8 174 ANDRES MALAMUD MOV!NG REOlONS 175 of the international prices; but in the short term, Brazil's ability to control its near abroad has been seriously impaired. 3 Turning now to Paraguay, traditionally this country has sought to maintain a balance in its relations with its two giant neighbors, Brazil and Argentina. Over the years, however, it has also close ties with the United States, Recently, this has included permitting US troops to engage in military maneuvers on Paraguayan soil and the ofan FBI office at the US embassy in Asuncion. Reports say that 46 US miloperations have been conducted in Paraguay since 2002, including visits, special exercises, and humanitarian missions, especially in the areas close to Ciudad del Este, in the tri-border region (Inter Press Service 2005), In response to this, Brazilian troops have frequent exercises along the border, sometimes crossing the frontier and provoking Paraguayan protests. The Lugo administration's questioning of the current distribution of benefits and energy genemted by the Itaipil dam has further embittered relations, and a mutually satisfactory agreement has not been easy to strike. An additional headache for Brazilian diplomacy is that Paraguay is one of the 23 countries in the world (and the only one in South America) that maintains diplomatic relations with Taiwan rather than with the Republic of China. Since 1957, Taiwan has become Paraguay's main international donor, offering cash to finance agricultural, edueational, and social projects and paying entirely for the construction of a new house of parlianlent The unintended consequence of this bizarre relationship one that hurts Brazilian aspirations to establishing closer relations with a global power is that it prevents Mercosur from signing international treaties with China, As regards the smallest member of Mercosur, Uruguay nurtures resentment toward Brazil for two reasons. First, there is Mercosur's low the smaller economies, compounded by the straitjacket that it imposes member states the possibility of individually trade agreements with third countries (Vaillant 2007). Second, there is Brazil's refusal to intervene in border conflict with Argentina over the building of a pulp mill. This conflict led a gronp of citizens from the Argentine city of GualeguaychU to block one of the three that unite the two countries by land. The blockade was in place from April 2005 to June 20 I 0, in violation not of Argentine laws but also of the MerCOSllf treaties. However, Brazilian authorities argued that this was a bilateral issue and stuck to a hands-of/policy. This triggered bitter complaints by Uruguayan leaders. In spite of Uruguay's hints that it would a free trade agreement with the United States, the American administration decided not to intervene in a way that could Brazil's reputation or leadership. However, it agreed to a Trade and Investment Framework Agreement (TIFA), which crowned the Uruguayan decision to leave the door open for a Chilean-style policy of international insertion Venezuela's alternative regional organil.alion, the Bolivarian Alliance for the Americas (AlBA), reunites eight small or medium countries with two common features: they are subsidized by Venezuela and they lack a common border with one another. These features make of ALBA an oil-based network rather than an ideological association or a geographic region. bilateral agreements rather than through exclusive bloc. The United States has also become the main destiny for Uruguayan exports, a fact that further highlights the deterioration of Urufluav's trade links with both its large neighbors. Bolivia has posed one of the toughest challenges for Lula's of patience" and to Brazil's policy of foreign investment and energy integration, The dence of Silo Paulo's giant industrial complex on Bolivian gas adds stress to a relation already complicated by blurry territorial borders. The sudden decision in 2006 by the recently inaugurated President Evo Morales to send troops to guard dozens of plants, refineries, and pipelines and to give foreign companies includconspicuously, Brazil's Petrobras ~ six months to renegotiate their contracts or get out signaled the new combative stance his administration would pursue with to foreign investors. What is worse, it underlined a growing affinity with the Venezuelan President, Hugo Chavez,,vho had already cracked down on firms and allegedly offered technical assistance to help Bolivia rnanagc its natiollalized companies. Lula called an emergency cabinet meeting, and Petrobras, whose investment in the decade since Bolivia privatized its energy sector had helped that country to quadruple its gas reserves, called the measure "unfriendly" and threatened not to make new investments. Opposition leaders cried out that Brazil had been humiliated and asked the president to toughen his stance, which Lula refrained from doing. Instead, he stated that the Bolivian government had made a sovereign decision and pledged that his country would respect it However, the event made it clear that Bolivia was no longer a reliable partner or energy source, Since then the Brazilian government has accelerated its goal of reaching energy self-sufficiencv at the earliest possible date. Brazilian relations with Ecuador also turned sour on occasions. In September 20m~, President Rafael Correa expelled the managers of Odebrecht, a Brazilian engineering company, which he accused of bribery and of constructing a flawed power plant Not only did C,orrea declare that his country would not compensate the COlTlpany for what it had already built, but he also refused to repay the US $243 million loan that Brazil's national development bank, the BNIJES, had lent Ecuador for that purpose, The fact that ecuador also defaulted on some of its bonds that same month did not make the Brazilian government any happier. 'TIle decision led Brazil to recall its ambassador, an unprecedented measure. There was much speculation about why Correa woiild have antagonized a friendly power, which also risked Ecuador's access to foreign credit Analysts referred to the poor state of Ecuador's public finances and to rumors that Correa opted to act preemptively because of the imminent disclosure of the fact that Odebrecht had funded his electoral campaign. Whatever the reason, this crisis shook the foundations of the ALADl trading system and made the Brazilian authorities realize that, for some neighbors, it is Brazil rather than the United States, that is, the Hew "imperialist" power. In December 2008, Foreign Minister Celso Amorim (2008) threateningly declared that his government would revise its policy of granting loans to any South American partners that contest their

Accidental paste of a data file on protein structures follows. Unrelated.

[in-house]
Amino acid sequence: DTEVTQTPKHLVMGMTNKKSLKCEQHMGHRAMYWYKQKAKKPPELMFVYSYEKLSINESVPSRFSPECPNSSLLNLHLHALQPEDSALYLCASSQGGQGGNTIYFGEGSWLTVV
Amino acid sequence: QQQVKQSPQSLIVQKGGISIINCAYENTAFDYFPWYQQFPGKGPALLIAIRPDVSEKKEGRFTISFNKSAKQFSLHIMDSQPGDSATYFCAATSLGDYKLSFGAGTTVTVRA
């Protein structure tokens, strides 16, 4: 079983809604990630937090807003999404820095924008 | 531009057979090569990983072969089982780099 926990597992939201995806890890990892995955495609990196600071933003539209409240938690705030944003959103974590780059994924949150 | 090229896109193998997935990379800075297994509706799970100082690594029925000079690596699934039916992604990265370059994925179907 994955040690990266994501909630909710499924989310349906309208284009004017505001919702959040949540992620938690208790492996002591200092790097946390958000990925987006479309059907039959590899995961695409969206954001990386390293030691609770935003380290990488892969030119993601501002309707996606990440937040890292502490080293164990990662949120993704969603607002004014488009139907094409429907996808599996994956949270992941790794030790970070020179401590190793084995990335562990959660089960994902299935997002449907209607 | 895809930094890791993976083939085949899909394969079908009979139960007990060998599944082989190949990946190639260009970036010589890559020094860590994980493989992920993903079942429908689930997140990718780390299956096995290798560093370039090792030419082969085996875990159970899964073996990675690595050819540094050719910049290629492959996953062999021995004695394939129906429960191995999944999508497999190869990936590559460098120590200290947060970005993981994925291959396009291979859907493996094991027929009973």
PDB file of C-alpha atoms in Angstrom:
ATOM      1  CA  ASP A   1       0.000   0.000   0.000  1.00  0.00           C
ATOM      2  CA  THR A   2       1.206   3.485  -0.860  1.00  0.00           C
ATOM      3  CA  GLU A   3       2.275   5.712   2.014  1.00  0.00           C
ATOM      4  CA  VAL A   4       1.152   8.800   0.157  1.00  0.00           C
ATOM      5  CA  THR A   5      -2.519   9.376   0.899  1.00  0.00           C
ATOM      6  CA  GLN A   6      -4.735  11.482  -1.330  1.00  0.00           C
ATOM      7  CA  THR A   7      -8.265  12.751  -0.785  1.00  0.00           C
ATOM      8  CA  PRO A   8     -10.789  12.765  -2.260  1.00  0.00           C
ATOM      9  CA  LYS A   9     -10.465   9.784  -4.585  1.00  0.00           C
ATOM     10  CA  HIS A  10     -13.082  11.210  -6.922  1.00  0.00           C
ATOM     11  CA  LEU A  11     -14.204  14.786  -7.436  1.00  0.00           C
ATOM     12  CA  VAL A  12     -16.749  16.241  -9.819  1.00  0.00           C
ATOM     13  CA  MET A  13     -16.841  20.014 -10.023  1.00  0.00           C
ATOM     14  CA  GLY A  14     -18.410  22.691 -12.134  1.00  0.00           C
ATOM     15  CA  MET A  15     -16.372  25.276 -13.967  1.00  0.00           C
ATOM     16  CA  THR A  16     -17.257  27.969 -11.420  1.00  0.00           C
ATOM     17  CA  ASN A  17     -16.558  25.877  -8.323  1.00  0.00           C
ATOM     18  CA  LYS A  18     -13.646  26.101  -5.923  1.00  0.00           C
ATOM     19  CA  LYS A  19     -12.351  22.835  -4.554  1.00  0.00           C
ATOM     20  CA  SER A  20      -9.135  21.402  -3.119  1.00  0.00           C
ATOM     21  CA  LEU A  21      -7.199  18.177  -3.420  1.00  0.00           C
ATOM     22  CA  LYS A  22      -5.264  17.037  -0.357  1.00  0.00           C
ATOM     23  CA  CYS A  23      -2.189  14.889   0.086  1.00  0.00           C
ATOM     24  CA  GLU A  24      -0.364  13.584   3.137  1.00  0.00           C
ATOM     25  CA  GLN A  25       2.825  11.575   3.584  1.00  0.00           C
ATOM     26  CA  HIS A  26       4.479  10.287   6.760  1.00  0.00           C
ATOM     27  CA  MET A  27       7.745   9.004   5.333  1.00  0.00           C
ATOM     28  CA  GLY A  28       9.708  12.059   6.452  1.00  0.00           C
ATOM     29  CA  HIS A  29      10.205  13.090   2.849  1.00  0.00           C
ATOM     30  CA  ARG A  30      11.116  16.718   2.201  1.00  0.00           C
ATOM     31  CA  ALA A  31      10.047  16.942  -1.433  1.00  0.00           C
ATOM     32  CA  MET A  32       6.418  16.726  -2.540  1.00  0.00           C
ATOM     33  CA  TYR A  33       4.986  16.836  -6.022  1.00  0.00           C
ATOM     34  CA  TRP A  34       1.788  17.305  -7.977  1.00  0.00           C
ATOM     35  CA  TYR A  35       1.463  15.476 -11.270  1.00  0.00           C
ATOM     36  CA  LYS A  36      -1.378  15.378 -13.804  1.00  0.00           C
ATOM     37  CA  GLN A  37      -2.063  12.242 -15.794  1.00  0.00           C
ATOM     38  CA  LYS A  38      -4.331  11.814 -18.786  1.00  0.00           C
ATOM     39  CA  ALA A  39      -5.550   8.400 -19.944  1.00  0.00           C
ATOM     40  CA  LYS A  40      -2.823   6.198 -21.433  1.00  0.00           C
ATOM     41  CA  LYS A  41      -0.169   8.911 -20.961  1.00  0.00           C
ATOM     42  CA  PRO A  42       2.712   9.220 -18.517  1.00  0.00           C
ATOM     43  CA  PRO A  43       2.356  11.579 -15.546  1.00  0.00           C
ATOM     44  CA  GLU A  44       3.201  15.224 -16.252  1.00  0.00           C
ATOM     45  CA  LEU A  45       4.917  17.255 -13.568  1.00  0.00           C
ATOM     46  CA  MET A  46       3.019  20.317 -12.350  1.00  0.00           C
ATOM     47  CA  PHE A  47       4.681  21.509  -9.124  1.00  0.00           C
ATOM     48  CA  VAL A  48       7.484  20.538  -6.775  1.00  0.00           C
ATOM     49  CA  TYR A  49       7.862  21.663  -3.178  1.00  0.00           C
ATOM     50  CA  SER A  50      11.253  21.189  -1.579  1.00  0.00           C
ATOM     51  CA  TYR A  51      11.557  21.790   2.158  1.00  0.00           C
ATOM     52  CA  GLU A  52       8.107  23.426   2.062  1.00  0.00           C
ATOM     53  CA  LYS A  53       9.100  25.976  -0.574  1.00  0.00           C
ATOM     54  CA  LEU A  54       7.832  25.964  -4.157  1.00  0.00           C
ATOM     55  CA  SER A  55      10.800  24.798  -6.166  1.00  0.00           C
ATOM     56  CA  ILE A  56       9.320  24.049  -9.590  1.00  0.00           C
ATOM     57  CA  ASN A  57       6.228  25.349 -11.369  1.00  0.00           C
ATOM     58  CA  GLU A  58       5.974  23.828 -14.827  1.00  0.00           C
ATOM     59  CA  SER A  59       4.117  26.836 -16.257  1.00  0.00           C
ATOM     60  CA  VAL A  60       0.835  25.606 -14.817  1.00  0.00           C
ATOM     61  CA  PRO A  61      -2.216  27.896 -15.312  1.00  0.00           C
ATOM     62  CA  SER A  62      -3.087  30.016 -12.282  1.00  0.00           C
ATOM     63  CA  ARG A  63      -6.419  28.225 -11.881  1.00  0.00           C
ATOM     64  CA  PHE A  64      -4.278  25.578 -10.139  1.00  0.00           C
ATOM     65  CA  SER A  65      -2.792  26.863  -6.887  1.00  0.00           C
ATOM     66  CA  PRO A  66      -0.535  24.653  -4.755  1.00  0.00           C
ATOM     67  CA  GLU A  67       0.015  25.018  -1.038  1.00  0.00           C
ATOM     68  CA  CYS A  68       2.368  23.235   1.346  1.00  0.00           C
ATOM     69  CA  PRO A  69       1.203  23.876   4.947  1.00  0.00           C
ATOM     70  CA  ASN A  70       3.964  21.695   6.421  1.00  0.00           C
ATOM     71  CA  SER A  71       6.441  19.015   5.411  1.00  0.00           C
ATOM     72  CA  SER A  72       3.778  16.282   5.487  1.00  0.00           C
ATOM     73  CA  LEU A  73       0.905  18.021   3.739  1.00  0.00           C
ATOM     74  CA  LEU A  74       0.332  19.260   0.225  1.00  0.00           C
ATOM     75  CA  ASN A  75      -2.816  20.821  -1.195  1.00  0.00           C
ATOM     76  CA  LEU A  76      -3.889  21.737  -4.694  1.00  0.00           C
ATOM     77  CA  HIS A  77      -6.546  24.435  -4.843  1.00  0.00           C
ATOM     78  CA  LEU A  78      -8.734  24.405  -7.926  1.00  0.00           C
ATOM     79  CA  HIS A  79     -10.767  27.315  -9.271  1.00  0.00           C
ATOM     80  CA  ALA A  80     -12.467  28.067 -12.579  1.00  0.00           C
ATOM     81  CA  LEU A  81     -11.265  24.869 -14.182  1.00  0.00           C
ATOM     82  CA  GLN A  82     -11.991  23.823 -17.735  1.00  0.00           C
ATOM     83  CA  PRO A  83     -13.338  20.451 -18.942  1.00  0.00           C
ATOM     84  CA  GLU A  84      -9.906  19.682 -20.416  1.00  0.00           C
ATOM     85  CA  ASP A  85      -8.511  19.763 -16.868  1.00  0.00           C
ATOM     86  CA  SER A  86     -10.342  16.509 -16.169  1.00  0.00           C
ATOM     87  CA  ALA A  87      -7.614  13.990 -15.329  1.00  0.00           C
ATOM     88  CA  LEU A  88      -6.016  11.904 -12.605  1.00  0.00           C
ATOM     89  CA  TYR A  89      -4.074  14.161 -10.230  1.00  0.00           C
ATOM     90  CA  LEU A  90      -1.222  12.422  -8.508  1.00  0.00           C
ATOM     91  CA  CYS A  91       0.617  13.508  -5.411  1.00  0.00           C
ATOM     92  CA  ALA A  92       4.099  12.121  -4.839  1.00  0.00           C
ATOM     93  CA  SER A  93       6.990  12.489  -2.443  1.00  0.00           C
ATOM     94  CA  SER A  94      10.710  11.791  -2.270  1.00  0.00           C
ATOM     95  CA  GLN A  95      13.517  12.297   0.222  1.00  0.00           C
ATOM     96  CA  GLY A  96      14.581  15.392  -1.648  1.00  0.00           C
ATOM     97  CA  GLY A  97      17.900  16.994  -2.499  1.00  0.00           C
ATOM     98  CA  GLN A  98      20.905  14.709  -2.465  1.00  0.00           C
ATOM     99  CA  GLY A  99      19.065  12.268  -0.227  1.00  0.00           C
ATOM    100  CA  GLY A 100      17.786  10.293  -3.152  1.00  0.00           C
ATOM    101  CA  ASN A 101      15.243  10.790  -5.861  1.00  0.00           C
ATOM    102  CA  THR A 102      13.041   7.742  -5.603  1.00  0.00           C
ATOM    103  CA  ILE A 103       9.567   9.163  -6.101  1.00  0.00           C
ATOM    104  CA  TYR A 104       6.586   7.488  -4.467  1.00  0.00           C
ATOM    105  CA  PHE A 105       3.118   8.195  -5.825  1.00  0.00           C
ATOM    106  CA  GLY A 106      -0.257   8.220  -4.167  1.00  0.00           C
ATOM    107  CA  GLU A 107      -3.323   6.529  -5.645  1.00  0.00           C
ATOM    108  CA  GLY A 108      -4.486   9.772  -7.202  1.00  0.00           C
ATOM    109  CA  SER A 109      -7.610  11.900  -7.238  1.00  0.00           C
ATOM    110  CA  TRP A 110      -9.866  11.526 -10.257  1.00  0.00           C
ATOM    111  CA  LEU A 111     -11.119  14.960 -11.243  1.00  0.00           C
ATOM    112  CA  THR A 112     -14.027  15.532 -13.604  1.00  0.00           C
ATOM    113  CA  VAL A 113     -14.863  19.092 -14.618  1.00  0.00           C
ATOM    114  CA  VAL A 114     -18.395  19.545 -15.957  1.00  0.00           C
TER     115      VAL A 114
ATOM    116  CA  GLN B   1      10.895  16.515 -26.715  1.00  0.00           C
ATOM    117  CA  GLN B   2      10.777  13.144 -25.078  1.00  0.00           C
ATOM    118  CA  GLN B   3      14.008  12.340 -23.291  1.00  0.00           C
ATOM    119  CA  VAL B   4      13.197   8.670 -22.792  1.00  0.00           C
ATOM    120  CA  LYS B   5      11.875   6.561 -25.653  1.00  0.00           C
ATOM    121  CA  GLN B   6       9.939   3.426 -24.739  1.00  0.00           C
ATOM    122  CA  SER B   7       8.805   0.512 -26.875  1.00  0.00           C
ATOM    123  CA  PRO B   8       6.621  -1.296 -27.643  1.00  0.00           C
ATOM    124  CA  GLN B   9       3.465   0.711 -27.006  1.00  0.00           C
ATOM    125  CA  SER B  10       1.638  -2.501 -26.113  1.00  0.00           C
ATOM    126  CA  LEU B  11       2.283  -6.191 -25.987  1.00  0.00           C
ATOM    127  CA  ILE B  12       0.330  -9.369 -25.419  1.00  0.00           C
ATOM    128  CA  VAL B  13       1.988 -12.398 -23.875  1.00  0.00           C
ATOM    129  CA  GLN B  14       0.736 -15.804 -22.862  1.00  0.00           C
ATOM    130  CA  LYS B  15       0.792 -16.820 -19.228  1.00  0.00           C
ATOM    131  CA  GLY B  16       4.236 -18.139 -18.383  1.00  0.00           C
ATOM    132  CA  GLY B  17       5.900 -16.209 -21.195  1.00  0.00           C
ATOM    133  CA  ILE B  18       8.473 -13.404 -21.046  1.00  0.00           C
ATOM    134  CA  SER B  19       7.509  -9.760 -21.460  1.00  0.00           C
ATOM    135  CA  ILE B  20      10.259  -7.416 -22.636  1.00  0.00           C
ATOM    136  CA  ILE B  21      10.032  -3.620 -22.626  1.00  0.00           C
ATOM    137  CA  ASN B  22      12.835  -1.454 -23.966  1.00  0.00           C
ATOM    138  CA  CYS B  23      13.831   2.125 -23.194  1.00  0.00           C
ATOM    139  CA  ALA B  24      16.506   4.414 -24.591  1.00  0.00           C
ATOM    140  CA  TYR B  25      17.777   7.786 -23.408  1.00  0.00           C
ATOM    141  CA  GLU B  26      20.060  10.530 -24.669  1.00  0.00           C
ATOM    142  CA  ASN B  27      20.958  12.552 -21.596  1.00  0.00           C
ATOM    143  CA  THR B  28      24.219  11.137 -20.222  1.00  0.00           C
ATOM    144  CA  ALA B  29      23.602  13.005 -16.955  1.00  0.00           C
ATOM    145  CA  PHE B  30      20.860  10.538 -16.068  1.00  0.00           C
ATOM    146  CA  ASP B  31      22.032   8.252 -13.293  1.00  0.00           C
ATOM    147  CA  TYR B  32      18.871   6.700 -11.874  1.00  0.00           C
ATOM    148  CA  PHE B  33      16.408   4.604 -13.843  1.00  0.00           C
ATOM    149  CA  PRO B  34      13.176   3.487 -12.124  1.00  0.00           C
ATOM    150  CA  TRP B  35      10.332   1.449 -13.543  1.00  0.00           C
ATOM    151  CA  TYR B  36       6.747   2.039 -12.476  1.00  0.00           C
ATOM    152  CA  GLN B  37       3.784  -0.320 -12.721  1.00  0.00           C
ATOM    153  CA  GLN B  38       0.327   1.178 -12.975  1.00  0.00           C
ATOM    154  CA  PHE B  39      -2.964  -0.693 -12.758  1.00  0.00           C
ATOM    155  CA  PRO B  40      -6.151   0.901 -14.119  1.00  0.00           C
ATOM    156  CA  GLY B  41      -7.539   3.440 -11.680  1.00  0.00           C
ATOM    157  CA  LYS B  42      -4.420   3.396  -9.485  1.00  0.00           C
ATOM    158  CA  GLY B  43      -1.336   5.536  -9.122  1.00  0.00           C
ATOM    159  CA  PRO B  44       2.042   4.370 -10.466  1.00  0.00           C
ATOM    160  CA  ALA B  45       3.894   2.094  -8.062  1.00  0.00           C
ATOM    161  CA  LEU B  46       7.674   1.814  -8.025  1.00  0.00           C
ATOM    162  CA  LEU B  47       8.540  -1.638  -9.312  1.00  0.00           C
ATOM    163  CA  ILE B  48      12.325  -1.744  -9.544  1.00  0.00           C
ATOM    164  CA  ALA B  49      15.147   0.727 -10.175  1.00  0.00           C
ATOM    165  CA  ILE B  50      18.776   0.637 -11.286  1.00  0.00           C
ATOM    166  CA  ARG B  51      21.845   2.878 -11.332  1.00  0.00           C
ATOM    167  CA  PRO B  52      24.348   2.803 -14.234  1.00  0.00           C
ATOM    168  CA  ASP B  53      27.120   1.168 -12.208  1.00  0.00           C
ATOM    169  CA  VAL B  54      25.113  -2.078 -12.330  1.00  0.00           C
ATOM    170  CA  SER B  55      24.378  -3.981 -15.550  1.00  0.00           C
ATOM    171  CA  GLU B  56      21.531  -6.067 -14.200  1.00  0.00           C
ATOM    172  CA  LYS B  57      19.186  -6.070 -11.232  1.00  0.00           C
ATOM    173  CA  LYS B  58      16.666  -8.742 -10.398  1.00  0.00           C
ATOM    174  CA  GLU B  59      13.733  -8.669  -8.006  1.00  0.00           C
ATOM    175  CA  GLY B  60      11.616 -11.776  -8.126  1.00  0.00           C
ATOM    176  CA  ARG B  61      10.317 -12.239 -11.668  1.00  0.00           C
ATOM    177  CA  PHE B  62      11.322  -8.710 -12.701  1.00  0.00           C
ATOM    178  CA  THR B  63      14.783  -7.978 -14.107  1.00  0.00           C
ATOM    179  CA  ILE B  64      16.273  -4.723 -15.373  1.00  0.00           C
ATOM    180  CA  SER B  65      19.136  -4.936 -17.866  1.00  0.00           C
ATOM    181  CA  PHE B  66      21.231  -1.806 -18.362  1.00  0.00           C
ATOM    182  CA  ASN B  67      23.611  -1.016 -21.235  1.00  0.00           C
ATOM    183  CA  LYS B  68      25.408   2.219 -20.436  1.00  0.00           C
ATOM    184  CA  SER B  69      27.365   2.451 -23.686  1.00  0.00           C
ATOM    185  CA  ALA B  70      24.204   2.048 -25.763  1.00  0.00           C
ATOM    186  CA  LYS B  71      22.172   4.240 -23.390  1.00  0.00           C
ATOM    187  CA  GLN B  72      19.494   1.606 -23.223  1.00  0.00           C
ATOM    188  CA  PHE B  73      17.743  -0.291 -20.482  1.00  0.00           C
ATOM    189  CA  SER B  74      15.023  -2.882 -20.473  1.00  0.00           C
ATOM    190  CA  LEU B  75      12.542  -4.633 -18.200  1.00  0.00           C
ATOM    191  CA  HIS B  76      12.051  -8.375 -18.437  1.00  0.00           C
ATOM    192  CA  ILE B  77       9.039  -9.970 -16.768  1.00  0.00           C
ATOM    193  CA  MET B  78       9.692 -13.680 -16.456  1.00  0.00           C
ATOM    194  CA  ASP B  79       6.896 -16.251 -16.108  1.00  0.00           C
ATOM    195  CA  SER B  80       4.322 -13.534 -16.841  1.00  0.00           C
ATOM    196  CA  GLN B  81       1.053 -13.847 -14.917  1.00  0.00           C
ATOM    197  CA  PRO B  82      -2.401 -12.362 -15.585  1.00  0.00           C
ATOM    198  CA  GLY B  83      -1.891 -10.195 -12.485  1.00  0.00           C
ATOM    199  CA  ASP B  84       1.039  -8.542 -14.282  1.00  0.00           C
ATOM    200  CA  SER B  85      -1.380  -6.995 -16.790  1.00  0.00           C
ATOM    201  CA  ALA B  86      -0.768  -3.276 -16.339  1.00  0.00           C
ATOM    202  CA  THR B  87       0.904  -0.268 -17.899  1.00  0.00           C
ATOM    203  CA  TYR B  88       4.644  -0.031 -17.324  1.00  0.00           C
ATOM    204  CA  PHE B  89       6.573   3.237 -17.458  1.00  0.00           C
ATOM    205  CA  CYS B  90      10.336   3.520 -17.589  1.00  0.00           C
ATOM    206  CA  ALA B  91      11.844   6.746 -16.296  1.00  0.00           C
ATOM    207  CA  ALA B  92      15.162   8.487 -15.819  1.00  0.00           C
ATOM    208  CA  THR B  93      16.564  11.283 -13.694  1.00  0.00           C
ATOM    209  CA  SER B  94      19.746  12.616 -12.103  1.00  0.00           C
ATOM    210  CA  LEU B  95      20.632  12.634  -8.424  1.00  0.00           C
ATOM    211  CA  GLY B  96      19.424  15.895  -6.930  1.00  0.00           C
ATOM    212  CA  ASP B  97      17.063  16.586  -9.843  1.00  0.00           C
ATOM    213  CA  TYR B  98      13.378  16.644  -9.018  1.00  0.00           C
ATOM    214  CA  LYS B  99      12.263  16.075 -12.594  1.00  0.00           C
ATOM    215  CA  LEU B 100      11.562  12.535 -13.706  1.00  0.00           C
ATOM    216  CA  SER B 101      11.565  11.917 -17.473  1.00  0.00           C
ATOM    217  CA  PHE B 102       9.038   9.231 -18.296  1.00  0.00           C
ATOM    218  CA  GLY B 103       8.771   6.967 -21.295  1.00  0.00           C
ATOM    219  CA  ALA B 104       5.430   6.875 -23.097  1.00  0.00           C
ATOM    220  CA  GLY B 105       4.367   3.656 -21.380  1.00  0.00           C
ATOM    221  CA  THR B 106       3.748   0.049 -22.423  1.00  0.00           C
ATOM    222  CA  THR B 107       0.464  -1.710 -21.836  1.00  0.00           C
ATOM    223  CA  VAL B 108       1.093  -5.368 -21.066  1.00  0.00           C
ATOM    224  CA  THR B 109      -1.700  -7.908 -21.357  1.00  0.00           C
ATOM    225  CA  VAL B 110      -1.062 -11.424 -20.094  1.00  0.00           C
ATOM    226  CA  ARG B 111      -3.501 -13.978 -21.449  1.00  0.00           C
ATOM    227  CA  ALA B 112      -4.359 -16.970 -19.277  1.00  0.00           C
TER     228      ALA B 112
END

9 176 ANDRES MALAMUD MOVING REGIONS 177 debts. r,ula's top foreign advisor, Marco Aurelio Garcia (2008), a usually conciliatory and soft-spoken envoy to the did not mince his words either: "What I observe is that the Ecuadorean government committed a very serious mistake [...JIf a friendly government treats us this way,what should we expect from our enemies." In the end, Ecuador agreed to disburse the next due payment and Brazil reinstated its ambassador. Nevertheless, the affhir brought home the fact that Brazilian money may well be welcome but is insufficient to buy consent. On the contrary, it can generate resentment. To many civil society organizations and social movements, Brazilian protagonism "is interpreted politically as an of economic expansionism" (Vaz 2007: 14). In contrast with the cases described above. Peru and Colombia turned out to be friendlier partners for Brazilian interests than But Brazil is not as significant for these countries, which are also courting an extra regional heavy weight: the United States. For Colombia, in to the hopes of winning back large parts of the national that have fallen into the hands of guerrilla forces and gangs. the United States is not that vital a partner for Peru, the latter has cultivated increased commercial relations with Asia... mainly China and Japan - rather than with Brazil. Chile is as reliable a partner as Brazil can to find in the region. Chilc is as reliable in its relations with Brazil as it is in its relations with to carve out for itself a position as a player by abiding by international law and contracts. Although both countries have participated in the MINUSTAH since 2004 and although their economic and diplomatic relations are exccllent, Chile's global rather than regional orientation - as well as the fact that it has no territorial borders with Brazil has limited the potential for cooperation. In sum, South American countries are either ambivalent about Brazil seeing it as a mix between a welcome paymaster and a new colonial power - or have only minor shared interests or both. What is worse, there are a handful of rivals for leadership, whether neighbors (Venezuela and Argentina) or not (the United States) GLOBAL ACHIEVEMENTS Brazil's most resounding international disappointment has been its failure to obtain a permanent scat on the United Nations Security COtUlcil. This nurtured ambition was fed in 2005, when then UN General Kofi Annan called for a consensus to expand the Council from 15 to 24 members. A report presentr>r/ a colilmittee of experts that year put forward two alternatives to implement reform Nations 20(5). One proposed the appointment of six new permanent lm-th'uc;l". and the other called for the creation of a new class of members, with countries for four years subject to renewal Neither plan was put into practice, but these blueprints provoked broad contestation and led to the formation of the for Consensus group, which preferred no to reforms that favor rival neighbors. Because it was clear that this was 11 core Brazilian policy goal, this lack of support was seen as a fiasco. But this is an as Brazilian global policy has experienced many more successes than failures. Perhaps one of the fac.tors that most boosted Brazil's reputation was its sudden as a "BRIC" coantry (Armijo 2007). Goldman Sachs's report predicted that the combined econolilies of these countries would those of the current richest countries of the world by 2050 because oftheir fast rates. The report did not advocate the creation of a BRIC economic bloc, but there are mountindications that tlle four BRIC countries have sought to form a "political club" and thereby collvcrt their growing economic power into greater stature. ministers of the BRIC countries held exclusive This acronym refcrs to the trilateral developmental initiative between India, Brazil, and South Africa to promote South- South cooperation and exchange (Vizcntini 2007: ). In the aftermath of discussions betwccn top IBSA government officials at the 0-8 mceting that took place in Evian in 2003, the three foreign ministers met in Brasilia Oil June 6, At this meeting, the IBSA Dialogue Forum was officially launched with the adoption of the Brasilia Declaration. This group has been publicized not only as a south-south initiative, but a s one that brings together the largest democracies on every continent of the southern hemisphere (Saraiva 2007). It therefore more powerfully conveys than the BRlC Brazilian foreign policy banners such as democracy, respect for human and the peaceful resolution of conflicts. Indeed, its main <tr<1t""'''''' goal has bcen aptly defined as "soft" (Flemes 2007). Brazil has been most skillful in the realm of commercialll"l"v"a'lv"i~. thc current WTO round has stagnated, a new collective actor has from it: the Oroup of 20 (G20). Variously called the G21, G22, or 020+, this is a bloc of 20 odd nations that came together at the fifth ministerial WTO conference in Mexico. It together 60 percent of the \'iorld's 70 percent of its fanners, and 26 percent of world's agricultural exports. Its origins date back to June when the IBSA foreign ministers signed the Brasilia stated that the countries were acting to protect their less competltjve sectors and emj)hasized that their goal was to promote the reversal of such prc)te<:tj()t1lst practices. In the document, the "Ministers of India and thanked the Brazilian Minister for convening this first trilateral meet " which made it clear that Brazil was not a minor partner but a force in the group 2007: ). This became clear in 2008, when the Doha albeit unsuccessful, carne to a close with febrile between four actors: the United States, the European Union, India, and BraziL This dynamic was reilerated at the Summit on Climate Change in December 2009, at which the leaders of India, Brazil, and South Africa negotiated the final declaration with US President Barack Obama, excluding the European Union, Russia, Japan, and other global powers.